Yet Psalm 1 also offers thoughtful preachers and teachers an opportunity to reflect with hearers on the affects of socializing with those who rebel against God and God’s good and loving purposes. Who is influencing who as Christians interact with family members, friends, neighbors and co-workers who don’t share their commitment to the Lord of life? What does it take for believers to walk, stand and sit with rebels, positively influencing them rather than being negatively impacted by them?
Psalm 1 compares the “happy” person to a tree that the Master Forester has planted by streams of living water. Its imagery is reminiscent of Jeremiah 17:7-8: “Blessed is the man that trusts in the Lord … He will be like a tree planted by the water.” Each passage emphasizes the work of transplanting, suggesting that the happy person doesn’t naturally stand by those life-nourishing waters. She may even have originally been planted among the “wicked.” Psalm 1 implies that the happy “tree” isn’t by that water by accident, but because of the loving hand of someone who has transplanted her there. It implies that it’s the work of the tranplanter God, though the psalmist doesn’t even explicitly identify God until verse 6.
The “happy tree” draws his nourishment not from the advice of the wicked, but from the life-giving “law of the Lord.” So he makes it his priority, his delight to spend his time meditating not on sinners’ teachings, but on God’s teaching as it’s found in God’s law. This teaching presents Psalm 1’s preachers and teachers with opportunities to reflect on how busy citizens of the 21st century can make God’s teaching such a high priority in the lives of those they love and them. How do we clear out time and space to meditate on God’s law for just an hour or so a day, to say nothing of all day and night long?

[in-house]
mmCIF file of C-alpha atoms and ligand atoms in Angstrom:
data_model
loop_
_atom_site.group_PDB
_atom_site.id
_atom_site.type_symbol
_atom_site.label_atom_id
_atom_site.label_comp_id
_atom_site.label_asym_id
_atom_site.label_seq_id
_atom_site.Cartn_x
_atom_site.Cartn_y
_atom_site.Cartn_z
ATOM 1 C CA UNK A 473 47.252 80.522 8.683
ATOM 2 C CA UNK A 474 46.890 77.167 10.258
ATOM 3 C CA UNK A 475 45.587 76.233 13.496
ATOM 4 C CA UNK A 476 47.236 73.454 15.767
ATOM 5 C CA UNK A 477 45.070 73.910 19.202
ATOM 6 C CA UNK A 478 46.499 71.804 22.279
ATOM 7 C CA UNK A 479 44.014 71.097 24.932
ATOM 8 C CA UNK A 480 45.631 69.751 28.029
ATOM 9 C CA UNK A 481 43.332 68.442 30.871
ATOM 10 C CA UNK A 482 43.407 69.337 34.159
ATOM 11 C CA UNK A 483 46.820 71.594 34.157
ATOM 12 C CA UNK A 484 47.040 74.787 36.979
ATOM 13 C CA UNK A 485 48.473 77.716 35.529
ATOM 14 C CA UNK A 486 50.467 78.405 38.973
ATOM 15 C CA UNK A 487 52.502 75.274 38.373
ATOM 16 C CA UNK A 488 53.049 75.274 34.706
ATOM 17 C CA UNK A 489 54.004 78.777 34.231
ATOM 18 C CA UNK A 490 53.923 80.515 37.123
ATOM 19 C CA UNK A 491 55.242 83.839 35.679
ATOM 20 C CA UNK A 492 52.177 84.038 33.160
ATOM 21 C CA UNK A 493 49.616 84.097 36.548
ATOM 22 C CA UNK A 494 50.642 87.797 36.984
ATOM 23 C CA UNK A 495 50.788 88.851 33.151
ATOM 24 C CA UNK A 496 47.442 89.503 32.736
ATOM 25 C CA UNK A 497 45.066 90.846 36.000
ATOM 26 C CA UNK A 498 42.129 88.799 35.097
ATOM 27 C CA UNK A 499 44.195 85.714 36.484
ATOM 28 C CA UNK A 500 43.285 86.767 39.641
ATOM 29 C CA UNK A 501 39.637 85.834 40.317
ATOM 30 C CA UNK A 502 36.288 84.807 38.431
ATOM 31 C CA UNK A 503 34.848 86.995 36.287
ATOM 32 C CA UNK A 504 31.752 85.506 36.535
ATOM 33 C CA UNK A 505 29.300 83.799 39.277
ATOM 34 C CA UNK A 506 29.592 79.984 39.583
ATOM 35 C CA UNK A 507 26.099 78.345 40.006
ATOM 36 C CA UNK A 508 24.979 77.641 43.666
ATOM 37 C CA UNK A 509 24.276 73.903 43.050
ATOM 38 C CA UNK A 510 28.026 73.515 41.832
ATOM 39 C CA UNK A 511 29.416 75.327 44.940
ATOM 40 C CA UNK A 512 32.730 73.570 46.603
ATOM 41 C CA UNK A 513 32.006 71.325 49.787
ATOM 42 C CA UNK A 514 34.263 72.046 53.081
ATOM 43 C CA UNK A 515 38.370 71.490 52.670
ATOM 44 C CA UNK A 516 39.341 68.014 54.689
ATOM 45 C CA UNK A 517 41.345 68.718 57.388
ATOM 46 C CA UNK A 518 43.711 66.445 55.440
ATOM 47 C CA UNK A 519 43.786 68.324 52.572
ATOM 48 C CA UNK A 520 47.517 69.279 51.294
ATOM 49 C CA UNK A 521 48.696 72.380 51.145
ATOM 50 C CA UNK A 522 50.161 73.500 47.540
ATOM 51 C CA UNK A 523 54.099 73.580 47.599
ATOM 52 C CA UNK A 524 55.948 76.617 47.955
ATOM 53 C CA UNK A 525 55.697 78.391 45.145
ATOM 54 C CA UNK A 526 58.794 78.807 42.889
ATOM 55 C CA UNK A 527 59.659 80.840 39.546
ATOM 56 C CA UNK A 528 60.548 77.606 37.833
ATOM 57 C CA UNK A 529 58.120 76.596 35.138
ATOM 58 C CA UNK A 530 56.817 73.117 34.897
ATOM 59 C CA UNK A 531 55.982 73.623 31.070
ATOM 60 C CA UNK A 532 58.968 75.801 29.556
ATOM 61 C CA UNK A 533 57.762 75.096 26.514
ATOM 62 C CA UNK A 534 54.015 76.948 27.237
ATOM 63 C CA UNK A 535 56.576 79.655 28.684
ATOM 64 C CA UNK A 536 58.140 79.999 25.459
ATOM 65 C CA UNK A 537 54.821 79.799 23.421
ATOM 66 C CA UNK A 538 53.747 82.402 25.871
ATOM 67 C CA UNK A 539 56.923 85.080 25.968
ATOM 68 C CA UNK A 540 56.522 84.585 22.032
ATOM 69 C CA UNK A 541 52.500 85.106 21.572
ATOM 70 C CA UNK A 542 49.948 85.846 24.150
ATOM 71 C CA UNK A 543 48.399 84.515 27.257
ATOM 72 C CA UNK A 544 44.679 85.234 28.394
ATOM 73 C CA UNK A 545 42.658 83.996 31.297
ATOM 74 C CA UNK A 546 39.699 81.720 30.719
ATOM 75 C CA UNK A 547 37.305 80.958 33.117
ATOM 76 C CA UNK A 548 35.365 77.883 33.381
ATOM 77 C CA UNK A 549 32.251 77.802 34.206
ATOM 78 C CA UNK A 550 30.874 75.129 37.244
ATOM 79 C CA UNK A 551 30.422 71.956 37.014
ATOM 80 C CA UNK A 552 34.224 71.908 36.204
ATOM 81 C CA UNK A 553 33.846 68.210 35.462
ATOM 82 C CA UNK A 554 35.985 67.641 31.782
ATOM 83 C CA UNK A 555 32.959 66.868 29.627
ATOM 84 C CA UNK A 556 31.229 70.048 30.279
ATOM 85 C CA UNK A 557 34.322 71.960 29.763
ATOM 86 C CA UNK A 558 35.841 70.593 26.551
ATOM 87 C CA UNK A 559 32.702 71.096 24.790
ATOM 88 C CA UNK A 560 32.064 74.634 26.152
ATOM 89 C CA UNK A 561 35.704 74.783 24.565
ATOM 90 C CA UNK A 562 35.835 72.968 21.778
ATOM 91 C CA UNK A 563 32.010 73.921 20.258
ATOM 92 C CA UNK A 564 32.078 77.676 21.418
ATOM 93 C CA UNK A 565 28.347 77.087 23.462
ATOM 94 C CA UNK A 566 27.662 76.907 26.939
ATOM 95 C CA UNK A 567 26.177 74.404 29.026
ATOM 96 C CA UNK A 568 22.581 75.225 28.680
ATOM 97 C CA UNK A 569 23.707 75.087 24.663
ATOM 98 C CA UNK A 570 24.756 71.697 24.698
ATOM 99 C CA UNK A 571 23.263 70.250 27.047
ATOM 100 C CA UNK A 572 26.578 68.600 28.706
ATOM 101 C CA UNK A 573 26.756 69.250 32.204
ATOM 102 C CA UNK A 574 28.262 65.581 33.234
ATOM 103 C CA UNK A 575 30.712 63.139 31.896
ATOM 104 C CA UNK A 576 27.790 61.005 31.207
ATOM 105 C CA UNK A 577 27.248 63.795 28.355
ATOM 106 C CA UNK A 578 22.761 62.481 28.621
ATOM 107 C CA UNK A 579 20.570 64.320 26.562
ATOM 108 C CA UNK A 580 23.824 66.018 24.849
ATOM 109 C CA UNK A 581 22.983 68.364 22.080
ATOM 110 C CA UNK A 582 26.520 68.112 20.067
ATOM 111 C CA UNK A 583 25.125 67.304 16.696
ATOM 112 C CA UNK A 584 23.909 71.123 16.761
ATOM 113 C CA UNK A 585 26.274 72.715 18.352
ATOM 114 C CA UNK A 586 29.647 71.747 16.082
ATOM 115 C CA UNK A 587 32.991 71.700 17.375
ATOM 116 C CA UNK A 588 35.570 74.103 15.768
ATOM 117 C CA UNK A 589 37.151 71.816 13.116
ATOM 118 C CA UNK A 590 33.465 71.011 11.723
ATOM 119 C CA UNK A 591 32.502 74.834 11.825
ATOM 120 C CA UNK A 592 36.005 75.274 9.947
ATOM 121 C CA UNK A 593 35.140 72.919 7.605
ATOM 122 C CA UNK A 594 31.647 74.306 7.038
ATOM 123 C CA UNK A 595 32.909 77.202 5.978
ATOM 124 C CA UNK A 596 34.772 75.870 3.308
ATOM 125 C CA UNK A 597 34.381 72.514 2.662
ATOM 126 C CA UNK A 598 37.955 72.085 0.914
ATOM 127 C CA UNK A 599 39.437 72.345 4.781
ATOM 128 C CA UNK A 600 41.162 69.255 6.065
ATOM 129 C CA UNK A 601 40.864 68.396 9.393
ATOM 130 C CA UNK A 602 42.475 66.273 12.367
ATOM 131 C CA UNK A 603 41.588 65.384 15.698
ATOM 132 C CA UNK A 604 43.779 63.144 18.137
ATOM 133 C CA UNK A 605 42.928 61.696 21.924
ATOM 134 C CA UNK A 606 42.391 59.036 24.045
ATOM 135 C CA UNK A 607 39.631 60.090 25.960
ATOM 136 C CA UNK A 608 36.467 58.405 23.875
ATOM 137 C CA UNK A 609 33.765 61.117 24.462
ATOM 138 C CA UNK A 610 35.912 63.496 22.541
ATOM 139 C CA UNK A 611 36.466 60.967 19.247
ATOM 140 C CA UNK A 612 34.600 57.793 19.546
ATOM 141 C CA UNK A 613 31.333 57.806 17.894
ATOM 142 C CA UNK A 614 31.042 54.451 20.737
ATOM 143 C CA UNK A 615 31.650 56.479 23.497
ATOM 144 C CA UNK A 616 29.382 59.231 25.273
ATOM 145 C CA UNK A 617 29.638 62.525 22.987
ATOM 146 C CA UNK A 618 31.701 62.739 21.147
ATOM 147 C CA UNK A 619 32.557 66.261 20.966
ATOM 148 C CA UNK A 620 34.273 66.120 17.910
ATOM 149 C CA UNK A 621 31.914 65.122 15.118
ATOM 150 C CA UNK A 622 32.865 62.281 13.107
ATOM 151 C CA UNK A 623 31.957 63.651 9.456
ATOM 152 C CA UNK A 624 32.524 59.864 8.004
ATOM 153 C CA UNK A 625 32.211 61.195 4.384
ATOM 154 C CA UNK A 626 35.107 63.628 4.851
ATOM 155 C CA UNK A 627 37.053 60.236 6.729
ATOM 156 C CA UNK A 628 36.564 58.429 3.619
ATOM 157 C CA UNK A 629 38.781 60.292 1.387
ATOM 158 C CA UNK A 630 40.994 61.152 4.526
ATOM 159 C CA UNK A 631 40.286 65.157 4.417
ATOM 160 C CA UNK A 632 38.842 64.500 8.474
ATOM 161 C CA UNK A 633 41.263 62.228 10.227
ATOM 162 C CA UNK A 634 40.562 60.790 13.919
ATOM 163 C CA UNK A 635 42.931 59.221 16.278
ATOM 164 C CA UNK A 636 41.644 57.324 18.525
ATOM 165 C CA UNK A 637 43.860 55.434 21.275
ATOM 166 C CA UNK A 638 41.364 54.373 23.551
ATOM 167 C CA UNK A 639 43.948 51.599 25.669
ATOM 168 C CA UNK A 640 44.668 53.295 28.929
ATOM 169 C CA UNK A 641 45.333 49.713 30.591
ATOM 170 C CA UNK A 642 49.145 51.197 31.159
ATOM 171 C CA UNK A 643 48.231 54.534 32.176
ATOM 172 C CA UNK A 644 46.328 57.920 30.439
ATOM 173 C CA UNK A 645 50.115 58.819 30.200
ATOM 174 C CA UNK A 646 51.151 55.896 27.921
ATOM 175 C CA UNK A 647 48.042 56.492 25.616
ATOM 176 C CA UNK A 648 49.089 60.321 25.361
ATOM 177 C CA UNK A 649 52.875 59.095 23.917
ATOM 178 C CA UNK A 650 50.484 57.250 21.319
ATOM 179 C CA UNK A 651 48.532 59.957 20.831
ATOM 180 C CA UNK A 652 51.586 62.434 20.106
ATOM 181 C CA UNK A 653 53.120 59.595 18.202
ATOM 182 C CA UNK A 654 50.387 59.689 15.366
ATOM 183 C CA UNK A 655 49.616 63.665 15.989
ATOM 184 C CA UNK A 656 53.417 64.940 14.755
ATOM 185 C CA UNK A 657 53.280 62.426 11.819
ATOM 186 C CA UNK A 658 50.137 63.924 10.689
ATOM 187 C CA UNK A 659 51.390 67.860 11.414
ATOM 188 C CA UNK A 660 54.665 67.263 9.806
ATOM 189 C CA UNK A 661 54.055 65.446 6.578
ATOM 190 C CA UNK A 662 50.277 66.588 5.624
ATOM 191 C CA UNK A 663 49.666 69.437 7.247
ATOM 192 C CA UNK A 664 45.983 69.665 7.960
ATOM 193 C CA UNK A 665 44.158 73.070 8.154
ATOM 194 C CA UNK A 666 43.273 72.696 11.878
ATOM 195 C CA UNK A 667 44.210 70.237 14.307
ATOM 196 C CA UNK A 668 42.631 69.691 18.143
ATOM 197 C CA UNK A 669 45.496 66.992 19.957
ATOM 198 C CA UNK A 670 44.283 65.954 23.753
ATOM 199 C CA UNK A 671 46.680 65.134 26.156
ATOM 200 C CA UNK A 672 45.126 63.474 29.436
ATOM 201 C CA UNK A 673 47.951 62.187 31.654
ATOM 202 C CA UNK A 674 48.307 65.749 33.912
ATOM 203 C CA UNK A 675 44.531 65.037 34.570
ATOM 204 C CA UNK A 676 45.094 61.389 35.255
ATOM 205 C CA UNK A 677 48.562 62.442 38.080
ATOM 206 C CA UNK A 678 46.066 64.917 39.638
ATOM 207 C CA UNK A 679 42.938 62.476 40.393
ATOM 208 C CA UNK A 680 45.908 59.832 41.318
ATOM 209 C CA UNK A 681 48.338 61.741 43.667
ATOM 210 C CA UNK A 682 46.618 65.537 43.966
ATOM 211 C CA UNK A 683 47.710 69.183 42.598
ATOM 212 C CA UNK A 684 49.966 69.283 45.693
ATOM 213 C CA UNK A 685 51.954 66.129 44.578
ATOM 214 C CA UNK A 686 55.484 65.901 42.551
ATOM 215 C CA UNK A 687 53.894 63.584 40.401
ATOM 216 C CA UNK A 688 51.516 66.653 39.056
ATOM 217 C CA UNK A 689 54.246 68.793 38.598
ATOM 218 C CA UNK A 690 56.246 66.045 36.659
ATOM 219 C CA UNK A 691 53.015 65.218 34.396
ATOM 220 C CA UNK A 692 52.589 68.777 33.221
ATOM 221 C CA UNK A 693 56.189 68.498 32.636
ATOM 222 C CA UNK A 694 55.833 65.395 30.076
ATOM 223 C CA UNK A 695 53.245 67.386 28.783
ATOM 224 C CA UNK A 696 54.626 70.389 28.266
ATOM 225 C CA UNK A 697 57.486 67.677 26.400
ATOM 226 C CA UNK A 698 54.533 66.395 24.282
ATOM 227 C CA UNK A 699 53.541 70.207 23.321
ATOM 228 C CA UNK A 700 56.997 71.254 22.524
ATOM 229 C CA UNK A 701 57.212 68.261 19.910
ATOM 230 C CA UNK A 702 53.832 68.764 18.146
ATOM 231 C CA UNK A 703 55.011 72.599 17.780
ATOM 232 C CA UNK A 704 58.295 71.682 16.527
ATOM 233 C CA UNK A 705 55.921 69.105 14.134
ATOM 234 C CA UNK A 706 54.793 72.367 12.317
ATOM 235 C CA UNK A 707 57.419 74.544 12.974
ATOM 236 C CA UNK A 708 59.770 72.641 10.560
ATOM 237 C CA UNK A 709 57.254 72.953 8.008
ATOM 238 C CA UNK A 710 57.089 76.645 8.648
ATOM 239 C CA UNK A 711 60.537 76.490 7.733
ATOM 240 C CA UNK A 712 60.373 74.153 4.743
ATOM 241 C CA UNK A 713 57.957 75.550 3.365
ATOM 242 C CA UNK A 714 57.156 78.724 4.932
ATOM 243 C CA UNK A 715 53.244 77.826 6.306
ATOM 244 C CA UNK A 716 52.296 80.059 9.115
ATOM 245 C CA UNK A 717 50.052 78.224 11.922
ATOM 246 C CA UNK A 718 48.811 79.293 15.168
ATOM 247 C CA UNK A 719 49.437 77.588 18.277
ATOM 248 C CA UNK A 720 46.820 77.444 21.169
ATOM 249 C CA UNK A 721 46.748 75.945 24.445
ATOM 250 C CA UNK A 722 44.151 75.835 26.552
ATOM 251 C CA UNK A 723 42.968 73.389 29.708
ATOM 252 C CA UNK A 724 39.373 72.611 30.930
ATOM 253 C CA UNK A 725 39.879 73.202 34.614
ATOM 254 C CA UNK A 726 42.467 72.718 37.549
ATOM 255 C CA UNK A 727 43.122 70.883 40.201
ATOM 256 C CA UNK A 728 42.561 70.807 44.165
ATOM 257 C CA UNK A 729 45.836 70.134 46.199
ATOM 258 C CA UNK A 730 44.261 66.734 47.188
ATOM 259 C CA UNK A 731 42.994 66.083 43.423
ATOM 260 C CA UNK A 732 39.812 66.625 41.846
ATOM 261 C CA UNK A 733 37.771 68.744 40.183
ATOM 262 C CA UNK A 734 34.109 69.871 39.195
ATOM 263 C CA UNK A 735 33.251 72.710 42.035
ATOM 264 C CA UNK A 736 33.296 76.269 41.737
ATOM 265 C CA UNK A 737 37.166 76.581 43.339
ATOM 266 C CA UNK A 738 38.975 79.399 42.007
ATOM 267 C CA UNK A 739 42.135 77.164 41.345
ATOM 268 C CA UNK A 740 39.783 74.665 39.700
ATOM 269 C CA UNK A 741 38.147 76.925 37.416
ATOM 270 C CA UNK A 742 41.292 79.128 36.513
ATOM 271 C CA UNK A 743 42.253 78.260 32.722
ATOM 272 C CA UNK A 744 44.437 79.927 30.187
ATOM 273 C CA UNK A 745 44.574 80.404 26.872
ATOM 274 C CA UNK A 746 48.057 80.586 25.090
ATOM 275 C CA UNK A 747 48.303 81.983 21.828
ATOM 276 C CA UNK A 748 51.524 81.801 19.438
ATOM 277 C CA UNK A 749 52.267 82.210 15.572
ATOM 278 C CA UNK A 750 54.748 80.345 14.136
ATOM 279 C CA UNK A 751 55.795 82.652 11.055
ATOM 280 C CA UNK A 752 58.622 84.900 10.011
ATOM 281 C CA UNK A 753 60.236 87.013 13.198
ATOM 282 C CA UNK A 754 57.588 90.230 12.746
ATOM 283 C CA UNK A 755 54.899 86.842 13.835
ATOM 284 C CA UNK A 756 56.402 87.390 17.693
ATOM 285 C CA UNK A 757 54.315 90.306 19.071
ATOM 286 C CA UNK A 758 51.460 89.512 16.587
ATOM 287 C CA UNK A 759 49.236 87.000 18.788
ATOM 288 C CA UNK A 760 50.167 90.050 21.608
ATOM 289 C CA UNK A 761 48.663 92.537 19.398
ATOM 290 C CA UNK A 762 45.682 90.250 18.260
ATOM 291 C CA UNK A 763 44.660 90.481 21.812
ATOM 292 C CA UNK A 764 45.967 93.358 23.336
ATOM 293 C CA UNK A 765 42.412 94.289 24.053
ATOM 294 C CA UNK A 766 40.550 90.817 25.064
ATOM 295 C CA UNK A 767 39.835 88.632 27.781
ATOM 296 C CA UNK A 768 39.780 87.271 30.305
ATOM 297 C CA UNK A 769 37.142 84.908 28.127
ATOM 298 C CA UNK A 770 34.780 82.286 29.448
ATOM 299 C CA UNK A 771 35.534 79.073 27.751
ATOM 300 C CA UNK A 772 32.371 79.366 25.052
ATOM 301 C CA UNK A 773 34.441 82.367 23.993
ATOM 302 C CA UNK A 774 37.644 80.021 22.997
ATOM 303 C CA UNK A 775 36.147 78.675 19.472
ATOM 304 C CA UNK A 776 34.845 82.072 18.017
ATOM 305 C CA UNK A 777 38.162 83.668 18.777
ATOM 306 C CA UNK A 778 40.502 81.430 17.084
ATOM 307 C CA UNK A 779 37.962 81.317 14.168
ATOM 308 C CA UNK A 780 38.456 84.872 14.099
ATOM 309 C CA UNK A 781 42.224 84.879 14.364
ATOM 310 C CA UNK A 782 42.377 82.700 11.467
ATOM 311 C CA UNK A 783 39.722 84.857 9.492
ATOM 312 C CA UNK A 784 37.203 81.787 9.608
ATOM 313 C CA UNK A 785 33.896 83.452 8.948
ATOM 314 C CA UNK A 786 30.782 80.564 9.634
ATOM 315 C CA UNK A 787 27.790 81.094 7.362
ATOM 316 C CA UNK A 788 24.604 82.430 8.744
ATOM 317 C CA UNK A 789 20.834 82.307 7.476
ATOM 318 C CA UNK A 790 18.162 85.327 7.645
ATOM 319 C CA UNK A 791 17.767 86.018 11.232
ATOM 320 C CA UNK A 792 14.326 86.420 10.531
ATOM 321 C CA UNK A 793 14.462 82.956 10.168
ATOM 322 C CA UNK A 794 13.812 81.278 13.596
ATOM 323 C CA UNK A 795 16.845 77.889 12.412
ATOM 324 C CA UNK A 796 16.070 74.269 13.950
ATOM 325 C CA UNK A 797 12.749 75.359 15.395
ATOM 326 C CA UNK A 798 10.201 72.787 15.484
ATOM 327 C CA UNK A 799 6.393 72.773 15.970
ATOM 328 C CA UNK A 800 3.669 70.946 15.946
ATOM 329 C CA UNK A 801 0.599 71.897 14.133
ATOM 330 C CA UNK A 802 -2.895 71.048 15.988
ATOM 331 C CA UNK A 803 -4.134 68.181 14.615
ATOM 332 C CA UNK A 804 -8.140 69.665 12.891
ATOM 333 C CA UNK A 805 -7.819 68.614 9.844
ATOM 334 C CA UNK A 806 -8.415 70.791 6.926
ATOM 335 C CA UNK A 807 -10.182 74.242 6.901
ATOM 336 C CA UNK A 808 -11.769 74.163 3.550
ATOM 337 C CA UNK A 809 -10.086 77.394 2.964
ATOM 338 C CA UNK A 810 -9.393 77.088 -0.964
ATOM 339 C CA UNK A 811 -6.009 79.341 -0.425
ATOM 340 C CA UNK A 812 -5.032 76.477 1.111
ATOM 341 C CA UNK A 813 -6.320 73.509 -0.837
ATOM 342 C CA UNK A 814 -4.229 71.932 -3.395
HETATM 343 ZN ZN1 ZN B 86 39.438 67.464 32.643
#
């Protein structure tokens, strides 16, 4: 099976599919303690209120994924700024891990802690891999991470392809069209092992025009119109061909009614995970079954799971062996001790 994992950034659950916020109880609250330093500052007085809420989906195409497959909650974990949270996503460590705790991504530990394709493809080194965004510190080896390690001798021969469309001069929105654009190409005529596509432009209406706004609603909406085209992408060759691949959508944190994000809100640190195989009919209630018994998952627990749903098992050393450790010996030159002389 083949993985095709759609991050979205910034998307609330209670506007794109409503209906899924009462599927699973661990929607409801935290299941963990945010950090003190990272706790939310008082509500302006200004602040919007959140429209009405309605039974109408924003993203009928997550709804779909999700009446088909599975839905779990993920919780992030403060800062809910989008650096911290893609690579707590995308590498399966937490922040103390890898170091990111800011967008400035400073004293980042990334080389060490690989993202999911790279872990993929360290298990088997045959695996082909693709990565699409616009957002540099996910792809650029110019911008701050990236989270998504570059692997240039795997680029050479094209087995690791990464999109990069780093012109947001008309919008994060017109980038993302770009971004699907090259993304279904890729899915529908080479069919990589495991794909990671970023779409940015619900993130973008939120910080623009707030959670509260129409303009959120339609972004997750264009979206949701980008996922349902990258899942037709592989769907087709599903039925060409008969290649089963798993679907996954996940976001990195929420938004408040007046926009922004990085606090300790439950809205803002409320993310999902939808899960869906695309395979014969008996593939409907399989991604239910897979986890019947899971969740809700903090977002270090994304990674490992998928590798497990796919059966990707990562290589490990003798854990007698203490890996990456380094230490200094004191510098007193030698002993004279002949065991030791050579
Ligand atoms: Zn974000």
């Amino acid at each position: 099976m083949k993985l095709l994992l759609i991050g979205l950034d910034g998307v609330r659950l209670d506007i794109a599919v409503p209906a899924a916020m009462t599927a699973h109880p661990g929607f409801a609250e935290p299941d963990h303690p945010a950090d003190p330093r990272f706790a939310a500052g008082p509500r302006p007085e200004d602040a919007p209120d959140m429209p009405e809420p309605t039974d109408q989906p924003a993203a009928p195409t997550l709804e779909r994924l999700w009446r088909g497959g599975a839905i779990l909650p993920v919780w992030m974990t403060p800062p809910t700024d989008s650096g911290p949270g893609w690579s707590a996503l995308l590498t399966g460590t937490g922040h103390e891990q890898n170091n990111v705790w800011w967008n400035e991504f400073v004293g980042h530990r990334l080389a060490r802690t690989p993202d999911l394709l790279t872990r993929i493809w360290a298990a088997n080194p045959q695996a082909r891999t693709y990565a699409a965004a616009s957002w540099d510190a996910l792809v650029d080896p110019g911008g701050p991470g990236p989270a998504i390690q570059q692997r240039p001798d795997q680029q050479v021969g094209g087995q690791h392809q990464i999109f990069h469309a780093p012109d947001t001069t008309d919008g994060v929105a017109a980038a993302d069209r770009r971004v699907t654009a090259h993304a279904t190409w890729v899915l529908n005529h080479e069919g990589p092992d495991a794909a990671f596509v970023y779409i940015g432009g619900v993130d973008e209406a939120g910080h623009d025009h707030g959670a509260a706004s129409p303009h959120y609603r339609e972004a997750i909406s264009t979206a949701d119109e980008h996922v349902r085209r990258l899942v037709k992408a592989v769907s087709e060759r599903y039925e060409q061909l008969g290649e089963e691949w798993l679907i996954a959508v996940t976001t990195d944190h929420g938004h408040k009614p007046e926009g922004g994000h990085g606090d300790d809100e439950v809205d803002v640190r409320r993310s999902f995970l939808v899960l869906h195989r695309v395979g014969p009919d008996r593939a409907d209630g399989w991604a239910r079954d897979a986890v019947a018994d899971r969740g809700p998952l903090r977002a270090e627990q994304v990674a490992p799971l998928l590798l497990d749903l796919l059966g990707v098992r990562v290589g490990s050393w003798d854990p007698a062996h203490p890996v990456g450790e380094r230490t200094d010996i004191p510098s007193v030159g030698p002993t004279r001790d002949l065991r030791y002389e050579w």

It’s a vital question given the stakes involved. Psalm 1 insists that those who make God’s teaching a priority in their lives do what God created them to do, yielding “fruit” in its season. Their leaves don’t wither, even in the drought of suffering and adversity. “Happy trees” that draw their nourishment from God’s teaching are fruitful. What they do brings glory to God and blessing to God.
Yet the psalmist insists that the lasting, we might say eternal stakes are even higher. After all, God watches over the way of those who make God’s law a priority. Nothing, not even the final judgment, can separate them from God’s love for them in Jesus Christ. However, the psalmist suggests that those who persistently and finally make their own ways their priority will not stand at the final judgment. Those who have permanently chosen to stand with sinners and their ways of life will not, in the end, stand in the assembly of the righteous. They’ll be blown away like chaff by the hot breath of God’s holy anger.
Those who preach and teach Psalm 1 may have to be careful not to even imply a kind of works righteousness that suggests that our meditation on and obedience to God’s teaching saves us. Read in the light of God’s saving work in Jesus Christ, it presents an opportunity to reflect on what it means that God has already raised God’s children to life with Jesus Christ.
Few farm chores were traditionally more onerous than putting oats into storage. After all, oat chaff has a tendency to fly everywhere. Even the tiniest puff of breeze can send chaff swirling to land on a person’s clothing, as well as in her hair, eyes, nose and even open mouth. Sweat serves as a kind of adhesive that glues the chaff to skin. Such chaff feels very prickly once it’s latched onto human skin.
The psalmist compares wicked people to such bothersome chaff. She suggests that they’re so insubstantial that even the slightest hint of a breeze blows them “away.” Might it be too much of a stretch to suggest that their relative weightlessness also renders wicked people a nuisance to the people around them?